Drop someone off at the airport here and you’ll be searched three times before getting into the parking lot. Kabul is a city of sandbags and armed men, both on foot and in big, shiny, assertive, urgently-honking vehicles. In Kabul much life is lived opaquely — behind barbed wire and thick metal doors and high walls.
Early on we are told that, according to the Red Cross, the area is enduring the worst security situation in 30 years. Those with a stake in how things are dread the talked-about (and fanciful?) departure of international forces – of the invaders and occupiers — for fear of civil war. Some seem to prefer the devil they’ve come to know this past excruciating decade to other devils harder to predict, harder to identify.
Our little delegation is severely restricted in our movements – we keep a low profile: we don’t linger outside those high walls. We stay inside until our driver arrives and then quickly hop in the van. We may not even be able to get beyond Kabul – a tan, dusty, decaying, sprawling town with what must be some of the densest, scariest, least regulated traffic on the planet. (Not once in our two weeks here have we stopped for a red light.)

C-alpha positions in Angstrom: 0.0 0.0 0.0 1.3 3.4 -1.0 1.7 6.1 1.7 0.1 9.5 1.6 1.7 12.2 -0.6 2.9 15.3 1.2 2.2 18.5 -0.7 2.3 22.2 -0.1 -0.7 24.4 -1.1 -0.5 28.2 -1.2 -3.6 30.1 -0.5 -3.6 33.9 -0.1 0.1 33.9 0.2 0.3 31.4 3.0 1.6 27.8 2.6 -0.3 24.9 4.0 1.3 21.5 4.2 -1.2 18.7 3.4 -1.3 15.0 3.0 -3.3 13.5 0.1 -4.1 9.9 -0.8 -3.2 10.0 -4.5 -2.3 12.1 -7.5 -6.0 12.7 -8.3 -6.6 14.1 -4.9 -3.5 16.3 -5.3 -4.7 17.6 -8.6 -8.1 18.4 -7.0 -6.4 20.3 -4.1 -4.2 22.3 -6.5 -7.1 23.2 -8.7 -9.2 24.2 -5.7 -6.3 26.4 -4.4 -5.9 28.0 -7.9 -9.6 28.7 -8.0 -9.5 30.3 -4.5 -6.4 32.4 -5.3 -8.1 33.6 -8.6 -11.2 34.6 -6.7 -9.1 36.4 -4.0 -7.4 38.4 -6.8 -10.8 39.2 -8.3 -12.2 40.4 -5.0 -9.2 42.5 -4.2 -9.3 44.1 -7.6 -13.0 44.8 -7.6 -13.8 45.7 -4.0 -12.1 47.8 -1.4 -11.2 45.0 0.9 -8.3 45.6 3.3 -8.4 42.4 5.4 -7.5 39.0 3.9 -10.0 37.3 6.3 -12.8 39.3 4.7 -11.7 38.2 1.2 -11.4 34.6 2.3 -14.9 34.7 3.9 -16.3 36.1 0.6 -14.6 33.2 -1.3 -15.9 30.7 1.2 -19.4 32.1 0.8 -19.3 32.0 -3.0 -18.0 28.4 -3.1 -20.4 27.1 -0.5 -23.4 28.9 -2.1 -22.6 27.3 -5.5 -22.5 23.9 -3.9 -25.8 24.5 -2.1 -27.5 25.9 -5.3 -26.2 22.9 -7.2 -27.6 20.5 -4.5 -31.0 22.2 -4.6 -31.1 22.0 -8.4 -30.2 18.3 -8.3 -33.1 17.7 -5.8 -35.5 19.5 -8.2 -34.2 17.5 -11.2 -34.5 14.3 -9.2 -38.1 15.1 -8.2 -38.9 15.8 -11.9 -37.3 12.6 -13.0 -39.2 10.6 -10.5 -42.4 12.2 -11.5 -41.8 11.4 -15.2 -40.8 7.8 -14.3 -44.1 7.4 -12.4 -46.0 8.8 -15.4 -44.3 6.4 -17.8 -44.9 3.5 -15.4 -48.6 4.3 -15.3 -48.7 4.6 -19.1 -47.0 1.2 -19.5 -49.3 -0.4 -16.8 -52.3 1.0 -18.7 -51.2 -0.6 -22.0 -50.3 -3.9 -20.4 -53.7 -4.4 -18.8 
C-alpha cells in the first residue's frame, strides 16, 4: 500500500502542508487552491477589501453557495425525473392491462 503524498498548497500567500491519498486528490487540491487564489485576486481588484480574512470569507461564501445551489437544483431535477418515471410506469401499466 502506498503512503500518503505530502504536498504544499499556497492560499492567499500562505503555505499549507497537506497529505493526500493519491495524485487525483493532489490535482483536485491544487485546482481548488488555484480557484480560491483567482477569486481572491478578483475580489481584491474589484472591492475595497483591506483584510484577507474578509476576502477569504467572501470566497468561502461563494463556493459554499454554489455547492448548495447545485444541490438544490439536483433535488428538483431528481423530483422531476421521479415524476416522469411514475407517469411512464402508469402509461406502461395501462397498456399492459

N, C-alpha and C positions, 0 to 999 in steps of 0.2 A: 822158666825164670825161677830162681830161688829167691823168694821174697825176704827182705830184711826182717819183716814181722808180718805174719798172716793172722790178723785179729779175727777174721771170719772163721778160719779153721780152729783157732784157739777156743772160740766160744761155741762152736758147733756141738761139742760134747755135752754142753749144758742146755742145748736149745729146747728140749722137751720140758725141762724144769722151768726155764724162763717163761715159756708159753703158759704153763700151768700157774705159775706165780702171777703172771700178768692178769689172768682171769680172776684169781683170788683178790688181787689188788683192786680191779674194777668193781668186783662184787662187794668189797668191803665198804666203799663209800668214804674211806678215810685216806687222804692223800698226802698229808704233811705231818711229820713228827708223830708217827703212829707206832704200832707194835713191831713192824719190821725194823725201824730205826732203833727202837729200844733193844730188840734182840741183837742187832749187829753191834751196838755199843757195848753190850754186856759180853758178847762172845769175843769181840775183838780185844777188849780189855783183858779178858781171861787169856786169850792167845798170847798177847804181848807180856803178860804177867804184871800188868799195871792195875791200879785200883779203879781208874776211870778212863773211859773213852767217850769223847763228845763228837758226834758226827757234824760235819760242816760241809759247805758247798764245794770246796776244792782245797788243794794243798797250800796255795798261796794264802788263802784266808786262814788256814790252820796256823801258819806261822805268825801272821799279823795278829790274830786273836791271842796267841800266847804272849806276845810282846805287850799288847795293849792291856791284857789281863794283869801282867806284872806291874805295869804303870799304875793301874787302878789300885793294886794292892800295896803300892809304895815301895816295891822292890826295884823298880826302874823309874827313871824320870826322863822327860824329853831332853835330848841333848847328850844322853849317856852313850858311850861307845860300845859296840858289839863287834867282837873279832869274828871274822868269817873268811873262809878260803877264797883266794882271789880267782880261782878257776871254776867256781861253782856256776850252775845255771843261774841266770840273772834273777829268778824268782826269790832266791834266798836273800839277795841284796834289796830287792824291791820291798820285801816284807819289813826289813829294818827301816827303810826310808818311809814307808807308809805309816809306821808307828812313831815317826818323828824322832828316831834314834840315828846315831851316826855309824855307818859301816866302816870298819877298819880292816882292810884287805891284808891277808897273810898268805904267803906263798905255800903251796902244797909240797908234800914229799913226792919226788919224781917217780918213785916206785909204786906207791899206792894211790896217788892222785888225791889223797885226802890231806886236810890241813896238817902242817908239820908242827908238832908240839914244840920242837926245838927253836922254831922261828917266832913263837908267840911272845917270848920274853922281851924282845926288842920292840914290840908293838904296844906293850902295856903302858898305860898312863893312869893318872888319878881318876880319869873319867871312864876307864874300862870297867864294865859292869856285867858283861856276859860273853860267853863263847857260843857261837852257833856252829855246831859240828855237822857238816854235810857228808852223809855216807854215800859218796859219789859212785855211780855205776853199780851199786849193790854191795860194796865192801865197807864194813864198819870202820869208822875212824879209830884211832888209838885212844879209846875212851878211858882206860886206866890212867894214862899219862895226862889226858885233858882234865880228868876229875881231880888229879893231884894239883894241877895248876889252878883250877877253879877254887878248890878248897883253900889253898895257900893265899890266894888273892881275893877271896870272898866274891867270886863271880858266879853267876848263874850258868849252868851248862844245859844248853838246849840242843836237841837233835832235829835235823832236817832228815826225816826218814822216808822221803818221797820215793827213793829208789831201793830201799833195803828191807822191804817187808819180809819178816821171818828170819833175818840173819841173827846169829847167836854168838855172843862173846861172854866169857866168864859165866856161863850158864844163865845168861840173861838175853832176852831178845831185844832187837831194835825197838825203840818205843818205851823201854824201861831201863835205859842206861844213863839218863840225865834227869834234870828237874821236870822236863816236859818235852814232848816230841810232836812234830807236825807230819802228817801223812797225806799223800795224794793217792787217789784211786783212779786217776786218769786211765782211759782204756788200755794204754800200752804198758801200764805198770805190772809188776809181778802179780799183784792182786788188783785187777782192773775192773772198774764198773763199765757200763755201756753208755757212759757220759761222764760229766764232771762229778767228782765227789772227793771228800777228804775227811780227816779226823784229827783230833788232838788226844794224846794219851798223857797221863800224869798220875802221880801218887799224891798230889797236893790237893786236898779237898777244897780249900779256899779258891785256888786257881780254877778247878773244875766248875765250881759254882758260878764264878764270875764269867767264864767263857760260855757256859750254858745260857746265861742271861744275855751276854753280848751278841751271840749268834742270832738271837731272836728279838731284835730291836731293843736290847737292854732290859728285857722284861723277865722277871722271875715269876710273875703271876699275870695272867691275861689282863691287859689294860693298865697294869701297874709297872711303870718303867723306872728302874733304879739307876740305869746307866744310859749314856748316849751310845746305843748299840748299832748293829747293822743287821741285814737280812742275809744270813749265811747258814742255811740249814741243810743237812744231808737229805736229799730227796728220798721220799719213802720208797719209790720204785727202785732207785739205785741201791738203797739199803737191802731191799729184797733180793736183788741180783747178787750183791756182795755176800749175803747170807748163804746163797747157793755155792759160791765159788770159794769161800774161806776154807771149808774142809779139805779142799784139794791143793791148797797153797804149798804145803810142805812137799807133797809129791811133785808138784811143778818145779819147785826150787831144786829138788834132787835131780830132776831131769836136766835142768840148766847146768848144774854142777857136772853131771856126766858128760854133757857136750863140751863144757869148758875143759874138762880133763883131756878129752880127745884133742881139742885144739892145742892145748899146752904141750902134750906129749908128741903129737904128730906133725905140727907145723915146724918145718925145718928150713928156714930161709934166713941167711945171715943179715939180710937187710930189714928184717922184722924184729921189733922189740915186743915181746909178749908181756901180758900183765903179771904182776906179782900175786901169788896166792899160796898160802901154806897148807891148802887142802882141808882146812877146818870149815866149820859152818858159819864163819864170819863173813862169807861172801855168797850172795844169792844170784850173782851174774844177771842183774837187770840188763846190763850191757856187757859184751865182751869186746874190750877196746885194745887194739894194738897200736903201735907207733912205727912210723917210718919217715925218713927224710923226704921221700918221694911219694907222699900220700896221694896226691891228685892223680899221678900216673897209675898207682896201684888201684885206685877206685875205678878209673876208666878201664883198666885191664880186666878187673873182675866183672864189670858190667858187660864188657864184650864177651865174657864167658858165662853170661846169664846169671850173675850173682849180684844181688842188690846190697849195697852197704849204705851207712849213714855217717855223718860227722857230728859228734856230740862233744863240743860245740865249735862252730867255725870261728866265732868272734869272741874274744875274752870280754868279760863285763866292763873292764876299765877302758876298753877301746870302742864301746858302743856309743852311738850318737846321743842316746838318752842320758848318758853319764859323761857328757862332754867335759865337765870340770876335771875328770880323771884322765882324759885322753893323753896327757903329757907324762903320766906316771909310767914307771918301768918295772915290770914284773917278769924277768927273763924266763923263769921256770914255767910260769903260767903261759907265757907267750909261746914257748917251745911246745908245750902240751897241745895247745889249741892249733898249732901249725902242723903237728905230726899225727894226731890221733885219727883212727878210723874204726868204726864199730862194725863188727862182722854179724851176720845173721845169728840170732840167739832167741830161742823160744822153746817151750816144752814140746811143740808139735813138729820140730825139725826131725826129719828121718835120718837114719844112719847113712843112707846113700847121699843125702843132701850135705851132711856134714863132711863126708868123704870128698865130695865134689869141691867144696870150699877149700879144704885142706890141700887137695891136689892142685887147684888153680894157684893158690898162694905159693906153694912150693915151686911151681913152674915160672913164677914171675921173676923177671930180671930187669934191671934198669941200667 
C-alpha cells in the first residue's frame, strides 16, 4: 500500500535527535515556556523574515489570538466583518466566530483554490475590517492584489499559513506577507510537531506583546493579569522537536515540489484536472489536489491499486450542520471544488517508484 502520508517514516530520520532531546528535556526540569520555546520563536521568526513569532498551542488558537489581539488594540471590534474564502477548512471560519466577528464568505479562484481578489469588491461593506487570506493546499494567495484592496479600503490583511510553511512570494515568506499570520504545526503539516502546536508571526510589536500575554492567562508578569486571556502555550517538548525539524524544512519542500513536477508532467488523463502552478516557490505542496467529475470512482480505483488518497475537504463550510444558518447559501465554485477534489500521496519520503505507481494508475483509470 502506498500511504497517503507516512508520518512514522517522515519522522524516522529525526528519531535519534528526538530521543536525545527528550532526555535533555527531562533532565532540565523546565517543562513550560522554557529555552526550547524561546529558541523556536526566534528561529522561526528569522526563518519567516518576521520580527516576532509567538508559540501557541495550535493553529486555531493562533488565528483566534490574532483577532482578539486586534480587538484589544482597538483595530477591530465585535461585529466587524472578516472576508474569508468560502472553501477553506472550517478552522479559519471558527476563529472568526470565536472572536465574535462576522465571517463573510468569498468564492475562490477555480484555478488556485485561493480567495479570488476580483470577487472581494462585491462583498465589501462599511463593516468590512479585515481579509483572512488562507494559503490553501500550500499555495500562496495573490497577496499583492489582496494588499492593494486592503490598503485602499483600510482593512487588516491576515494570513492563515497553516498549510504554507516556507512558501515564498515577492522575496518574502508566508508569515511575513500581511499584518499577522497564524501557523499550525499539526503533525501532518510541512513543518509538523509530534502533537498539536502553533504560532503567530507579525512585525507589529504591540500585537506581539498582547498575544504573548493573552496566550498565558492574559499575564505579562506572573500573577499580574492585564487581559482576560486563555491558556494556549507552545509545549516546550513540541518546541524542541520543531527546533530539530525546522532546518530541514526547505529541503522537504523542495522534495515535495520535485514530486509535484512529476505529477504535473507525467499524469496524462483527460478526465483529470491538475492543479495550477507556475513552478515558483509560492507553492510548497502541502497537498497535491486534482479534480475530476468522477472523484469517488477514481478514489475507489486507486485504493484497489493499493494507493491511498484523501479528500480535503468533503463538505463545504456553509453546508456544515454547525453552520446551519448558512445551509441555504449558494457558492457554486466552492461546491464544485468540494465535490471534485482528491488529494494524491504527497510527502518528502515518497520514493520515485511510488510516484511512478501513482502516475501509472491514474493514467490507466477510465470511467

Do we avoid venturing forth from the clipped lawns and rose gardens of our guest house compound? Hardly. We are blessed with our unflappable driver, who with preternatural reflexes plunges us into the swirling traffic. And, especially, we are blessed with our interpreter and mentor, “Hakim” – the Singaporean physician who for years has worked among Afghan refugees and the rural youth of Bamiyan province.
Together with our driver and Hakim and often with some of those youth, we visit a primary school, a hospital, an orphanage, and a displaced persons camp. We sit down with filmmakers, journalists, editors, social entrepreneurs, and with the staff of various NGOs — internationals, Afghan-Americans, Afghans young and old, Afghans high and low. Between Hakim and delegation coordinator Mary Dean, both working their cell phones, we somehow manage to have two, three, sometimes an exhausting four, hastily arranged but often extended encounters a day, day after day.
Whether guarded or candid, perplexing or illuminating, depressing or inspiring, each provides a piece (a figment?) of the puzzle. We glimpse complexities and contradictions – and tragedies — perhaps beyond our sheltered imaginations.
Ed Kinane is an activist with Voices for Creative Nonviolence.